Tee2072 Tue 18-Aug-09 07:30:45

I think this woman had severe PND from day one that was misdiagnosed, is what I think. If she felt this blinding love as she describes, she'd be changing nappies and so forth from day one. Because that should be part of the 'blinding love' and doing whatever needs to be done to protect and take care of your baby.

I think she is using this mothering instinct lack, or whatever, as an excuse because she refuses to admit she had a mental problem.

I do think there is a mothering instinct. But isn't some magic thing that tells you what each cry means. Its knowing that no matter what, what your baby needs comes first. And if it takes you 1000 times to figure out what your baby needs? You try each and every one of them until you find it.

And mathanxiety? We do rule the subtly that we've convinced men that they do because we don't need any more stress. wink

mathanxiety Fri 21-Aug-09 05:50:25

Yes, the thing that happens to you, even in the hospital, is that you put the baby first. Even if you're dying after a section, you're thinking about the baby, you're concerned about the baby while he or she is in the nursery, you wince when the nurses poke her or seem to be handling him roughly, you redo the nappy if the nurses change one to make sure they're comfortable. If motherhood is nothing else, it's 'doing', it's a verb, not a sublime emotion. It's padding up and down your sitting room for hour after hour holding and trying to comfort a baby with colic when you'd much rather be sleeping, and feeling sorry for the baby just as much as for yourself.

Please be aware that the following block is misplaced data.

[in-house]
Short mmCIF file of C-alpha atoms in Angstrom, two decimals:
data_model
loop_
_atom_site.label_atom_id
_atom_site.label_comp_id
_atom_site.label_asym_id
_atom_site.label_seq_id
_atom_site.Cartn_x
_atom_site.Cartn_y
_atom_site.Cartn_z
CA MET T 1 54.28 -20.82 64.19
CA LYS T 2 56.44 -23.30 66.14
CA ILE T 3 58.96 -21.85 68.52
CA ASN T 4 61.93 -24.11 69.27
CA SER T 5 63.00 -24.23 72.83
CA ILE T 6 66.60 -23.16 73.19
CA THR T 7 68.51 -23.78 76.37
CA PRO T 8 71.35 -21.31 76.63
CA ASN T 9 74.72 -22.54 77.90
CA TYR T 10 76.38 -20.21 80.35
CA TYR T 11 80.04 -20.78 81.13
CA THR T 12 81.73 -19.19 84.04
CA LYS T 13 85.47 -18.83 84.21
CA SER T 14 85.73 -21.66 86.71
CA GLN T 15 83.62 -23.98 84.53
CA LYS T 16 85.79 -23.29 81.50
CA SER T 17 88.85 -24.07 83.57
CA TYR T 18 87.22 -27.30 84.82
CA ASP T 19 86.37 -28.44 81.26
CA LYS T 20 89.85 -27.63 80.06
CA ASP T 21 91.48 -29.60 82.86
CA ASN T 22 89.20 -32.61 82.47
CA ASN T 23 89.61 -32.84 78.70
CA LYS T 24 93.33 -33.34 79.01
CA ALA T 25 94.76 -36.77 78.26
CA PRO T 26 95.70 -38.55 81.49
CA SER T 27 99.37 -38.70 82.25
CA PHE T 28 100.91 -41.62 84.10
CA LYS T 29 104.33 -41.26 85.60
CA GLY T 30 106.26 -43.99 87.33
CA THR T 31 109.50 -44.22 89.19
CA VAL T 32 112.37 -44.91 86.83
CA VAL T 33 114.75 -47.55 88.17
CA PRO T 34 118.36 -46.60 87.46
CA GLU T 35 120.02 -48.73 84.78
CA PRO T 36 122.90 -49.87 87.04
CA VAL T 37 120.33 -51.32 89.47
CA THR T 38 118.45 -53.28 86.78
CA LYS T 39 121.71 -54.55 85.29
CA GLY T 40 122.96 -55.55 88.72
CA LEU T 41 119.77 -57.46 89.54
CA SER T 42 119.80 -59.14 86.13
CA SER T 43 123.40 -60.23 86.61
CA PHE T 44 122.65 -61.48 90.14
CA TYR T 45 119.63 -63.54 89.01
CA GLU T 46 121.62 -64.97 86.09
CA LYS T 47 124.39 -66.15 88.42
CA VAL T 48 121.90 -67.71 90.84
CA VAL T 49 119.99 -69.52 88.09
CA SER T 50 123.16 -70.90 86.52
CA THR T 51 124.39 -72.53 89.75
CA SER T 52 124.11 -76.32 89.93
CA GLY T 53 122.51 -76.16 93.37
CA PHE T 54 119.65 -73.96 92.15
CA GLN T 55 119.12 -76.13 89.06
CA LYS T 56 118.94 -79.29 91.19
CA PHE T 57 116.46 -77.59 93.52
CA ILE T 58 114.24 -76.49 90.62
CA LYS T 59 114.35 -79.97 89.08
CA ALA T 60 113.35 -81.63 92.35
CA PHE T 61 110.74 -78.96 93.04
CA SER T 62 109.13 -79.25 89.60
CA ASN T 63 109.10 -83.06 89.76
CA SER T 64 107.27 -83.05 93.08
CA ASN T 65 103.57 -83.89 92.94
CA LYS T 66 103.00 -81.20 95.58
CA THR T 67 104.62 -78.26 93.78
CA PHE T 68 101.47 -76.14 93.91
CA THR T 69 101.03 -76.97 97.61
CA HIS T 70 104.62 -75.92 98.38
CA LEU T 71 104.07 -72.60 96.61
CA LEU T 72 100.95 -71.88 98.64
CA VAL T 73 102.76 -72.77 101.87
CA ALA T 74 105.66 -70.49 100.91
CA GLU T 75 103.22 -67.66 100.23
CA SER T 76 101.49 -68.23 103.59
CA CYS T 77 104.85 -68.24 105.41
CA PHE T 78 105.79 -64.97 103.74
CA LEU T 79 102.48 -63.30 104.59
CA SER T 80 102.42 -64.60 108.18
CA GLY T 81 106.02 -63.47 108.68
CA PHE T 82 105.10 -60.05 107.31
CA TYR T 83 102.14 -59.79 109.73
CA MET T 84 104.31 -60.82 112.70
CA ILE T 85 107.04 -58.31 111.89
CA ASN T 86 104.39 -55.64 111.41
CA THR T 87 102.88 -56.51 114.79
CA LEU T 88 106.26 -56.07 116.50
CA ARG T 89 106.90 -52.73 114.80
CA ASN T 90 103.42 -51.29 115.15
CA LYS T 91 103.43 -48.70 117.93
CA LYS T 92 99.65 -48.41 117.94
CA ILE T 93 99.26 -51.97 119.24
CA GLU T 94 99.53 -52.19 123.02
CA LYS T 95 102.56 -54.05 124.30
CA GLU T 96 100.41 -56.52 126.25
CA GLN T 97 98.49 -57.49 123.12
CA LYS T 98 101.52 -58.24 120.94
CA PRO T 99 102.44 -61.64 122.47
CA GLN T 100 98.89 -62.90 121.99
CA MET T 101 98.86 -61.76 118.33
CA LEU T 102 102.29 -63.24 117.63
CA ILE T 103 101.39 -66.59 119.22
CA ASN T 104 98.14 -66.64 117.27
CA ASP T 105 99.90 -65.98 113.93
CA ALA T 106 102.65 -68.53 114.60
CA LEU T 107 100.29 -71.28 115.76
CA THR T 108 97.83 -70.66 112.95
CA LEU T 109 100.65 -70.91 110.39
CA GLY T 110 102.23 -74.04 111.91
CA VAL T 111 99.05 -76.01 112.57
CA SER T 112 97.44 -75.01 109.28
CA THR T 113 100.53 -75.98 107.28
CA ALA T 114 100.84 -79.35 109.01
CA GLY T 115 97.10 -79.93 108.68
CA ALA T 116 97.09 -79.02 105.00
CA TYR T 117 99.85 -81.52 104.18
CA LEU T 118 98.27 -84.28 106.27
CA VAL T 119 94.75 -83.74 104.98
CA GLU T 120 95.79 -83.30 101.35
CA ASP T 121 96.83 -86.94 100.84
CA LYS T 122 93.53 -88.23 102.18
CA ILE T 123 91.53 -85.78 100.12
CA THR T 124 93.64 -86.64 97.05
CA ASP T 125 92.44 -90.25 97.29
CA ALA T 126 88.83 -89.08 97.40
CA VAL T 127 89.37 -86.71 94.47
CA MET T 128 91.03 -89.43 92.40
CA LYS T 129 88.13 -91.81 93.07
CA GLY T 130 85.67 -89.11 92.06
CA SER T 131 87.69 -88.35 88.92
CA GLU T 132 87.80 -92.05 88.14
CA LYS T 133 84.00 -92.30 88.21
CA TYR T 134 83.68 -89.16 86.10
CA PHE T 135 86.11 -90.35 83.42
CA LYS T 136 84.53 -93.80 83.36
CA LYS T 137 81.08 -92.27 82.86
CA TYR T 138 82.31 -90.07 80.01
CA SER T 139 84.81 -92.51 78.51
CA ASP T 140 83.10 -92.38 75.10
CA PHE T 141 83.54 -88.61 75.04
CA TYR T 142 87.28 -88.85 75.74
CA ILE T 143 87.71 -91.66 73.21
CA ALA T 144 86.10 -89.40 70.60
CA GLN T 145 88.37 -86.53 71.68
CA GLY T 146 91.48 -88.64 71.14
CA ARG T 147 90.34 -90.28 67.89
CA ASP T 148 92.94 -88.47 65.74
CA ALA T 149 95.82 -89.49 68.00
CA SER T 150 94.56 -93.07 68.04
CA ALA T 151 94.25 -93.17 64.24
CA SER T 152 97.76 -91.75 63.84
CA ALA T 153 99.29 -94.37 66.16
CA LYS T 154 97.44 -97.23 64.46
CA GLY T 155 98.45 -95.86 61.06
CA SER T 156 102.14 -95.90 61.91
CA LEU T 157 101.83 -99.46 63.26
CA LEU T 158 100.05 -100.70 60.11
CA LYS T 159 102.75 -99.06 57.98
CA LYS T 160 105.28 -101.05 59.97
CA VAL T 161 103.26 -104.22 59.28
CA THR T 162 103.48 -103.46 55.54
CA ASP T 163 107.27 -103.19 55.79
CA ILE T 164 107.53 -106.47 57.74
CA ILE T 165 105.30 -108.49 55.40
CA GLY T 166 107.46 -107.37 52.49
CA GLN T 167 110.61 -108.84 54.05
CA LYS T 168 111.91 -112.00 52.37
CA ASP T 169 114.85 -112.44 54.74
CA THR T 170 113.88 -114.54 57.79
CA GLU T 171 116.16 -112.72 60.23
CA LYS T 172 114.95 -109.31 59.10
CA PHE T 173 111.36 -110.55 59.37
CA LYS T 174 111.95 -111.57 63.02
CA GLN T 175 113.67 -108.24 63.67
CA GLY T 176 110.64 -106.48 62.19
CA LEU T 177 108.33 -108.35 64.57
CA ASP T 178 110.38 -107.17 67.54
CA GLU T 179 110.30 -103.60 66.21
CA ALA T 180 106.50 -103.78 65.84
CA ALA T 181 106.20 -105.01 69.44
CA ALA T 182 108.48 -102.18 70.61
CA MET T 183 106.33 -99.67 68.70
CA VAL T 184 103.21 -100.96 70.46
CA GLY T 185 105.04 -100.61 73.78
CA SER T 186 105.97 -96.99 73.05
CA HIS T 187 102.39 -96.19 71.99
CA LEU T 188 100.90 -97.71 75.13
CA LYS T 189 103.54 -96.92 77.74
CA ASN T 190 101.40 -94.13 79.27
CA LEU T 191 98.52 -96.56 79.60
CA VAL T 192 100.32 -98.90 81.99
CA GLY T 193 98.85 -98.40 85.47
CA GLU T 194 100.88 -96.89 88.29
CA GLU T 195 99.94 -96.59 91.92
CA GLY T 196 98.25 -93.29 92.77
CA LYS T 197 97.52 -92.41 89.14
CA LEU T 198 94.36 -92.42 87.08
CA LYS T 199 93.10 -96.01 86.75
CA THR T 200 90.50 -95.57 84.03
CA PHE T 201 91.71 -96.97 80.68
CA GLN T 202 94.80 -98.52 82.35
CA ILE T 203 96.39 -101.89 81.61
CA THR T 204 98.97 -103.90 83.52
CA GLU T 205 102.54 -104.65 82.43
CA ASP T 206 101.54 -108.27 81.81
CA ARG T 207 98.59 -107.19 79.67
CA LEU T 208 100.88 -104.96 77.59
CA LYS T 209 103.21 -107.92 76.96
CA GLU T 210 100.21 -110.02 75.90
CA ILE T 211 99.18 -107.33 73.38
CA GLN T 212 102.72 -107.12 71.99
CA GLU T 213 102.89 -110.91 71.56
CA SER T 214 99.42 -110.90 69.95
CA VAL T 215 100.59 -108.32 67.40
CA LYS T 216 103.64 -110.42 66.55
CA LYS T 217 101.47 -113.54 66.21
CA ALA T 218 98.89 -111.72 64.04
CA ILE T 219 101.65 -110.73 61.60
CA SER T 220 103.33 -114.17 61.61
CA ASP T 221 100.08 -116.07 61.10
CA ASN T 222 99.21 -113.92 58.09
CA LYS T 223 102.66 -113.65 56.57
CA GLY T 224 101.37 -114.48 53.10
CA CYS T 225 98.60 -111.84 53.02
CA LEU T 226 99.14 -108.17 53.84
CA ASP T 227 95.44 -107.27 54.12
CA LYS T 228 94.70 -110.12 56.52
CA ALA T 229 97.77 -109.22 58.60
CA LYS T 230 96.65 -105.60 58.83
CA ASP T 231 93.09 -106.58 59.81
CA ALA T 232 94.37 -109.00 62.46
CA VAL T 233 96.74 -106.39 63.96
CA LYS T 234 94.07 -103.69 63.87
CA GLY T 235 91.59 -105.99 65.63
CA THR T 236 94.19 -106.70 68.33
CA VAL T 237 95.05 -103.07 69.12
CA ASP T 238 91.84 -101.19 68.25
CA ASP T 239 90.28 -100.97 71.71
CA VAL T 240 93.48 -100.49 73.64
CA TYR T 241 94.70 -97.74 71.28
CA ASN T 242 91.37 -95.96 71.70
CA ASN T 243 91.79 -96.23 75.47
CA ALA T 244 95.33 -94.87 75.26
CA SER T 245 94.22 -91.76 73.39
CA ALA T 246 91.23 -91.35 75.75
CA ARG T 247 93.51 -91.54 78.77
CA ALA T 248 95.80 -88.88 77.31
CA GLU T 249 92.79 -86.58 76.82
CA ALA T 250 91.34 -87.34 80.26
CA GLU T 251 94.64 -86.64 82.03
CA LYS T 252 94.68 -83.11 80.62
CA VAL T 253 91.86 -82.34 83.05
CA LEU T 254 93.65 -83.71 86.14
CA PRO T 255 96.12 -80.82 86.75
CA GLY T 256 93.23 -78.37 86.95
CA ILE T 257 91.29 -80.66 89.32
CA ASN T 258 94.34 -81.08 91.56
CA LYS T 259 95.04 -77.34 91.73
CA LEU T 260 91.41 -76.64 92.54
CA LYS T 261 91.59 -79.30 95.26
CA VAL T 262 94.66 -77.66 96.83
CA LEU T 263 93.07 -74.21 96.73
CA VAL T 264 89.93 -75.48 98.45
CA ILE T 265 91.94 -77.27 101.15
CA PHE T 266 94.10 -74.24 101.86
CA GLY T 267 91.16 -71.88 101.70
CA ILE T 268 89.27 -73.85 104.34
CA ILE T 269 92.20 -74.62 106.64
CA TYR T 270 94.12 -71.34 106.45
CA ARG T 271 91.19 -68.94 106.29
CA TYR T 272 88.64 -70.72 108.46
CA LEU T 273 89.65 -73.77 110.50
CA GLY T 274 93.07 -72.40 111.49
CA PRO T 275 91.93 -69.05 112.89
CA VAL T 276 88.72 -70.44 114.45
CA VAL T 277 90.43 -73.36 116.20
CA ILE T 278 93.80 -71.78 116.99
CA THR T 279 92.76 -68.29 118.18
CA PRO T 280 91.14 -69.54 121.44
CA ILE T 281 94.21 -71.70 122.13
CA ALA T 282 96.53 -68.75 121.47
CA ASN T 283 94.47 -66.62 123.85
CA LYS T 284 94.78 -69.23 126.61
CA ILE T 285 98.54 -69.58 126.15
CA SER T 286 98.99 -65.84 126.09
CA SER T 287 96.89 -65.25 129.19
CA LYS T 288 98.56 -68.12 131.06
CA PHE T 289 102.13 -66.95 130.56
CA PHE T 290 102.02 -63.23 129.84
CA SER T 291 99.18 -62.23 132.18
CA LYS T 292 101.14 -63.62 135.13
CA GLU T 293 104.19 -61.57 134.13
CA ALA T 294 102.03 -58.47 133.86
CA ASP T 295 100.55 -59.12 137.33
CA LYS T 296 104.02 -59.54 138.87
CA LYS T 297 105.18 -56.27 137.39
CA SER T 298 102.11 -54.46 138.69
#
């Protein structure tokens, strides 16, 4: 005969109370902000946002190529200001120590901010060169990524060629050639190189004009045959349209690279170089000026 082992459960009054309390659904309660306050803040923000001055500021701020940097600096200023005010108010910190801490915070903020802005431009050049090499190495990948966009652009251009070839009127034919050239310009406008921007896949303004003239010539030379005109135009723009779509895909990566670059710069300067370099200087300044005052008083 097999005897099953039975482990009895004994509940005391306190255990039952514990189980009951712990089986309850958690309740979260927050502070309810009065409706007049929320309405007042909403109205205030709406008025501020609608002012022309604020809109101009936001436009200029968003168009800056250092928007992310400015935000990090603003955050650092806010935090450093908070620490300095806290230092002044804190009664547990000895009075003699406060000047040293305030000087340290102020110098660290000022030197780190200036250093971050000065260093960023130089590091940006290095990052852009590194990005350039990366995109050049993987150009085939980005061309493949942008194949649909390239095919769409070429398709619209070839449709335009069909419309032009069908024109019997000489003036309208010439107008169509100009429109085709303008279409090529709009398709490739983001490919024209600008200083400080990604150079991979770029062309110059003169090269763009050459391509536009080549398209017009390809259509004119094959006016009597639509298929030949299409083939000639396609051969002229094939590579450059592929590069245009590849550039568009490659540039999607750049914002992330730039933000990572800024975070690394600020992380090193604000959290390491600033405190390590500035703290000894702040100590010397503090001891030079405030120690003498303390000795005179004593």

I thought the blogger came across as incredibly self centered and immature, and I was sorry both for her baby and for her DH that she wasn't diagnosed sooner with PPD. She seemed to have completely misunderstood what was really going to happen once the baby was born. How do you spend nine months of pregnancy, ante natal visits and possibly childcare and childbirth classes and still have no actual understanding of the physical work that will be involved when you and baby come home from the hospital. I think perhaps she was experiencing some sort of denial of her 'demotion' from the Number 1 attention-getter position, and was unwilling to accept the reality of the fact that from now on baby was Number 1 and she was never again going to be the star, except through the blog, where I think she doesn't come off as the sympathetic character she hoped she would, mostly because she didn't blog about suffering from PPD, but instead she tried to intellectualise it and gussy it up as the story of how one woman fell victim to some sort of myth of motherhood. I feel sorry for her as she is clearly suffering, but I think she needs to get real about what exactly she is suffering from -- I hope she got some ongoing counseling as well as whatever medication she may have been prescribed, because I think the tone and content of the blog indicate a tendency toward grandiosity, a refusal to fully accept reality -- I think what she had here was PPD and a personality crisis too.